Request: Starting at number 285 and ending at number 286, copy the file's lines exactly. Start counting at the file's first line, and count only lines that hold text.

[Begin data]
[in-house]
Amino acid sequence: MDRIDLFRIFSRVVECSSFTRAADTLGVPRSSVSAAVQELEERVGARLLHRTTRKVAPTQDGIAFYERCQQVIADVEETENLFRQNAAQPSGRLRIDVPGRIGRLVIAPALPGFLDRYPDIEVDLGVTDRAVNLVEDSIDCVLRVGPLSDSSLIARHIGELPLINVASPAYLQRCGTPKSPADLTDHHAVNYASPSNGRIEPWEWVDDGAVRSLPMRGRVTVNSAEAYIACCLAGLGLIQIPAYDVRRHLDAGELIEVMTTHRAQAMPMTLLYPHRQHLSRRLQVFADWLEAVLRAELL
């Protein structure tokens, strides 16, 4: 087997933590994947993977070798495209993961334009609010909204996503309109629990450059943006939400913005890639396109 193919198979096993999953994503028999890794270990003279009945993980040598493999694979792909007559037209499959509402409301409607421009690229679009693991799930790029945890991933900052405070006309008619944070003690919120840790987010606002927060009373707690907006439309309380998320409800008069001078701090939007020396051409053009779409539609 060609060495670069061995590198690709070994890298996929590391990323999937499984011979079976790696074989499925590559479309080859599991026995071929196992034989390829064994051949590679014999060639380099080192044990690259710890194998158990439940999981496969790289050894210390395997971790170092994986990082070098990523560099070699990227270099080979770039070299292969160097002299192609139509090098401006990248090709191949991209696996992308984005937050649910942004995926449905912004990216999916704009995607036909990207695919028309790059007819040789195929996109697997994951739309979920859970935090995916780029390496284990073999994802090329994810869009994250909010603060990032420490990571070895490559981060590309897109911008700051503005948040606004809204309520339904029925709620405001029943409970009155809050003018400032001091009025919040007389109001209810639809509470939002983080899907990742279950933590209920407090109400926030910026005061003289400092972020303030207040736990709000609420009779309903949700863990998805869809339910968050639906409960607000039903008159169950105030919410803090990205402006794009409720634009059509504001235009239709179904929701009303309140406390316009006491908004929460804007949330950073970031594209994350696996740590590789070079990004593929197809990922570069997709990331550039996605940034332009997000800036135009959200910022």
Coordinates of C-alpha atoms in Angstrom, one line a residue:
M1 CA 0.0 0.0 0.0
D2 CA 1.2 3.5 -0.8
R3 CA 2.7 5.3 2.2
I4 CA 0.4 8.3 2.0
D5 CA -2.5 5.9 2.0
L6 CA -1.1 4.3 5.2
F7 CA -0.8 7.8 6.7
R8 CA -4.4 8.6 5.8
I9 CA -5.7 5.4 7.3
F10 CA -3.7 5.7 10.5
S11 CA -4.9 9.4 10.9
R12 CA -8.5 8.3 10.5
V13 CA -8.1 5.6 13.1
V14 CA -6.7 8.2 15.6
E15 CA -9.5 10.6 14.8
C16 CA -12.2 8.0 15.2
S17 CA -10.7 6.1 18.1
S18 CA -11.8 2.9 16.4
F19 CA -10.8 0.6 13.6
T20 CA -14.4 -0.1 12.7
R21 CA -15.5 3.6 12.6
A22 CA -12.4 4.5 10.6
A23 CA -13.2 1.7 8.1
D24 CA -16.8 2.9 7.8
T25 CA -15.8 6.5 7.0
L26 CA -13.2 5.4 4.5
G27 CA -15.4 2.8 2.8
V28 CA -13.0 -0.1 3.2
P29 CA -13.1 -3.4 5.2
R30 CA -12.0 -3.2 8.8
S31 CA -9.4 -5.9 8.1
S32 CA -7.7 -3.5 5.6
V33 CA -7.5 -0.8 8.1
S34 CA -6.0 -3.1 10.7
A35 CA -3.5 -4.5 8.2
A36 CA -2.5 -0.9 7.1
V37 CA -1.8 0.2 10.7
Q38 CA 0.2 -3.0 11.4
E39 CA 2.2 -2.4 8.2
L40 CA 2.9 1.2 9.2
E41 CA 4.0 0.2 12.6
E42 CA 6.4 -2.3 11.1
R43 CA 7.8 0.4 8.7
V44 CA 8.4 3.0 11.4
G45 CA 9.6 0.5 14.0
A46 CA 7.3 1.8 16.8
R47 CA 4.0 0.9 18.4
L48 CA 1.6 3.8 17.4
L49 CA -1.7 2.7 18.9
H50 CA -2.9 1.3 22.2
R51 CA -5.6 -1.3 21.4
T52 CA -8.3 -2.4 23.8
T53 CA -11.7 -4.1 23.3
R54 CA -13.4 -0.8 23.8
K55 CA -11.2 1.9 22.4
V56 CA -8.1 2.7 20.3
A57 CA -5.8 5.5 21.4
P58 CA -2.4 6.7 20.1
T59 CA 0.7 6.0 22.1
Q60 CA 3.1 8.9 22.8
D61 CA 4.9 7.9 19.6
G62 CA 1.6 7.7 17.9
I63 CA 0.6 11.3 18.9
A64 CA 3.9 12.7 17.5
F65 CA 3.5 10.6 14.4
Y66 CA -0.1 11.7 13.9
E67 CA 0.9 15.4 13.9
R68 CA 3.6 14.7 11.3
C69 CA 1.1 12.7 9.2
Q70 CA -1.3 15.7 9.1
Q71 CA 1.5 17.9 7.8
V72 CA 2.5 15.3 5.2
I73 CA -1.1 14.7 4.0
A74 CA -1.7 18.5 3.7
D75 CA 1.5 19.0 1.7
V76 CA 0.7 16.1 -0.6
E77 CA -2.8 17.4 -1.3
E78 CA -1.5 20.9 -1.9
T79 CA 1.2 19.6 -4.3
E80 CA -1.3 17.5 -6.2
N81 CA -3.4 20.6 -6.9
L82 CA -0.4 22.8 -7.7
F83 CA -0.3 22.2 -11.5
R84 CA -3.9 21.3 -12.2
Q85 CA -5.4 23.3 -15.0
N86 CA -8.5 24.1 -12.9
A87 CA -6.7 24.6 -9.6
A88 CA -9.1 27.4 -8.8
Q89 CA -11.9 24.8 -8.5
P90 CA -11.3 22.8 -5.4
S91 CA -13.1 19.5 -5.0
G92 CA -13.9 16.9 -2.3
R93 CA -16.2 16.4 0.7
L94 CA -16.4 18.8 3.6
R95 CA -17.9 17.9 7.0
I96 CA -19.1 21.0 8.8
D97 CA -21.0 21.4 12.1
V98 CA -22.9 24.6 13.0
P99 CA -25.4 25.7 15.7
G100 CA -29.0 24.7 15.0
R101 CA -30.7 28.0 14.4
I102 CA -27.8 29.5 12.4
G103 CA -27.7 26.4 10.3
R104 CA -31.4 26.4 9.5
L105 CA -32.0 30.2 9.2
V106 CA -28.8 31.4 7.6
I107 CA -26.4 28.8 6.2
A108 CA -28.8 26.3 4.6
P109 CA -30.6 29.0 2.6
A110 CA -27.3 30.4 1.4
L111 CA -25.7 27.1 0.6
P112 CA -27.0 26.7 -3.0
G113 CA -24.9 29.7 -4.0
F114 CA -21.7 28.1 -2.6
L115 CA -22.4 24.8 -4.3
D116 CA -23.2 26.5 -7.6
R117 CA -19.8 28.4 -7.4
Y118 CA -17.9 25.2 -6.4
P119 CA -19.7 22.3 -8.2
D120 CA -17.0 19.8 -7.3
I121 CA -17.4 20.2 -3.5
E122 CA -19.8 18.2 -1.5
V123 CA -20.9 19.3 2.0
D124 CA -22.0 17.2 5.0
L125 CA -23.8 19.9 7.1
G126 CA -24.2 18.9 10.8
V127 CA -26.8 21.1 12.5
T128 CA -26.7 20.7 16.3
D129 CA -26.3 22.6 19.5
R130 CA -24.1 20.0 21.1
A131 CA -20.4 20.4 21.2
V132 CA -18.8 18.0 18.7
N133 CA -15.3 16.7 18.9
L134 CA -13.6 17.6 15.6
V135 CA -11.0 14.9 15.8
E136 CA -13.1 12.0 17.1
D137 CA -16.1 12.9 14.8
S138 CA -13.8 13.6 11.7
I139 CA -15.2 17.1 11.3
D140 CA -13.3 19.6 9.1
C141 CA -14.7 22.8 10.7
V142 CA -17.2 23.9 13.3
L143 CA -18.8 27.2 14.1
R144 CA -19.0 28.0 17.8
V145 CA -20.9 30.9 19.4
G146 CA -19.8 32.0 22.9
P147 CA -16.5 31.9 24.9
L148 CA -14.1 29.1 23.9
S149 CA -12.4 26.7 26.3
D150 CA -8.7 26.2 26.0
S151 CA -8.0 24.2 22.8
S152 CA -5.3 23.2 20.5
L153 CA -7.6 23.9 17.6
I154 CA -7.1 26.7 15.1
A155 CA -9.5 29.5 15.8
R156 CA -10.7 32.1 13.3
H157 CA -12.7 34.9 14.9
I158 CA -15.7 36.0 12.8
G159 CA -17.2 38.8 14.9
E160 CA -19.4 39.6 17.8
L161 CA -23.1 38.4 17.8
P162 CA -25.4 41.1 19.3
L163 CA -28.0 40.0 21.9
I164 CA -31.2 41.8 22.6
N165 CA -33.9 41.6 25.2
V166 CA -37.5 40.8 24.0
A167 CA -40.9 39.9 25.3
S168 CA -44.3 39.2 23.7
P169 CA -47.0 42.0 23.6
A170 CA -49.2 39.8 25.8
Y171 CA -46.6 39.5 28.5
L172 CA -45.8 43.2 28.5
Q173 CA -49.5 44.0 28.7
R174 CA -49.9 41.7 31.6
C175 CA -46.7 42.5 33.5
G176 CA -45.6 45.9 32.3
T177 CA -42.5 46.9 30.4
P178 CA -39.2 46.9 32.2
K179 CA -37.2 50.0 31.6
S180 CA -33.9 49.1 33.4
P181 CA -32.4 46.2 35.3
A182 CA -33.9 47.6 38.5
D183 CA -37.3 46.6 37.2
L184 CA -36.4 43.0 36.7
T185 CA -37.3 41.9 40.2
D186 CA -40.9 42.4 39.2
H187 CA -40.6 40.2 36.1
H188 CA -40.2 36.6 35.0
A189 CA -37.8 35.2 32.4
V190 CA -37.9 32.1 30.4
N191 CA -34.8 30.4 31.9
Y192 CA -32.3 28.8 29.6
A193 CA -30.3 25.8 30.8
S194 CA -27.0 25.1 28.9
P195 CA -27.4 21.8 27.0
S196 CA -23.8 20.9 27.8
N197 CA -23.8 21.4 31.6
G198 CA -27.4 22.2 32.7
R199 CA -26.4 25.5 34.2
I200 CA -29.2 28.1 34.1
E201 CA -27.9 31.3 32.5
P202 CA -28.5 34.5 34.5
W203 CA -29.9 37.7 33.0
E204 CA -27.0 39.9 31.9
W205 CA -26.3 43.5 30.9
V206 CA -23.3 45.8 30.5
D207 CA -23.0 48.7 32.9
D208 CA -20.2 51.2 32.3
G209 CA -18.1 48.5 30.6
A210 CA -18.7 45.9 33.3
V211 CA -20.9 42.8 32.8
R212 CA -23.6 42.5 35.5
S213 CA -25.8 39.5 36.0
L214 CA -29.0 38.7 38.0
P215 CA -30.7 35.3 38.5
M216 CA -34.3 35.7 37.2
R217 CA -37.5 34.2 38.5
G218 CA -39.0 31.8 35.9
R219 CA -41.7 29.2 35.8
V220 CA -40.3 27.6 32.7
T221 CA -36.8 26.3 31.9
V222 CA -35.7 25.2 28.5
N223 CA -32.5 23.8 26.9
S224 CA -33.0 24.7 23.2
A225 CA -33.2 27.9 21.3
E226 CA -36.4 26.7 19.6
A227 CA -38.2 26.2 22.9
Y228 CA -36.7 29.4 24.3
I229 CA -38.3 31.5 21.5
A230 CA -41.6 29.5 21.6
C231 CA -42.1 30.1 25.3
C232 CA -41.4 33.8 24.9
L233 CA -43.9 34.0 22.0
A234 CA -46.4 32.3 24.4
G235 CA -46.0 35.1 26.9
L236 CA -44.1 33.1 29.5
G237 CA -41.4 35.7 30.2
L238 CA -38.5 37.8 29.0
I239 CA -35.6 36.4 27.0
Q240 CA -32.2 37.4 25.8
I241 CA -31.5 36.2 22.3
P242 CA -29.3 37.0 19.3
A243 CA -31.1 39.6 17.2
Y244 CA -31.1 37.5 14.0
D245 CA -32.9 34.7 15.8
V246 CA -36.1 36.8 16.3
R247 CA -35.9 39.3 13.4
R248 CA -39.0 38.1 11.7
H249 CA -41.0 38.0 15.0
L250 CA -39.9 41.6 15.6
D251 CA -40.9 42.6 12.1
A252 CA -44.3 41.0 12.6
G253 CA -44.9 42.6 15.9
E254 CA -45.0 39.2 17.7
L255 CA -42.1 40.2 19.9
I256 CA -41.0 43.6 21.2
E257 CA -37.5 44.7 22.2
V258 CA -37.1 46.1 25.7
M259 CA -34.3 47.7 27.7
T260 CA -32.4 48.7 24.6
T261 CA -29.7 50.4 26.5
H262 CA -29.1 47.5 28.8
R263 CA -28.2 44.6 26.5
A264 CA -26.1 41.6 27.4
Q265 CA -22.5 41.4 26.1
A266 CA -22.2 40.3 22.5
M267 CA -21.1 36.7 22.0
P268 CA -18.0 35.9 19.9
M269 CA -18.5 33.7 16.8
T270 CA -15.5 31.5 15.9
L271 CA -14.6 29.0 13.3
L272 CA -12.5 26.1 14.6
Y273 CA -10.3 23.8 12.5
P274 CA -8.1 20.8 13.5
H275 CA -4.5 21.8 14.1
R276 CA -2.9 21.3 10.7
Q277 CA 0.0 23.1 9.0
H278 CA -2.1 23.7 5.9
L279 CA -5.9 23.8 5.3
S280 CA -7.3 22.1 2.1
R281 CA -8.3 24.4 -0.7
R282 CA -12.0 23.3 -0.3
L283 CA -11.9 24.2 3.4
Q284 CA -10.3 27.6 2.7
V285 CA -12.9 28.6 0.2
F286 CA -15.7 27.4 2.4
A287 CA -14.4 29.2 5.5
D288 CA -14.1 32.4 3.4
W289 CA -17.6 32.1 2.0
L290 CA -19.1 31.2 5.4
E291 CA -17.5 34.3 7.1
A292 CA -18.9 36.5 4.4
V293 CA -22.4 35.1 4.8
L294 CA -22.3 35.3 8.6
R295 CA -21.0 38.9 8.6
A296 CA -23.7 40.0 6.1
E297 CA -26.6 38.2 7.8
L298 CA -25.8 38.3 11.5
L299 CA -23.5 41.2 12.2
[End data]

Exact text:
R281 CA -8.3 24.4 -0.7
R282 CA -12.0 23.3 -0.3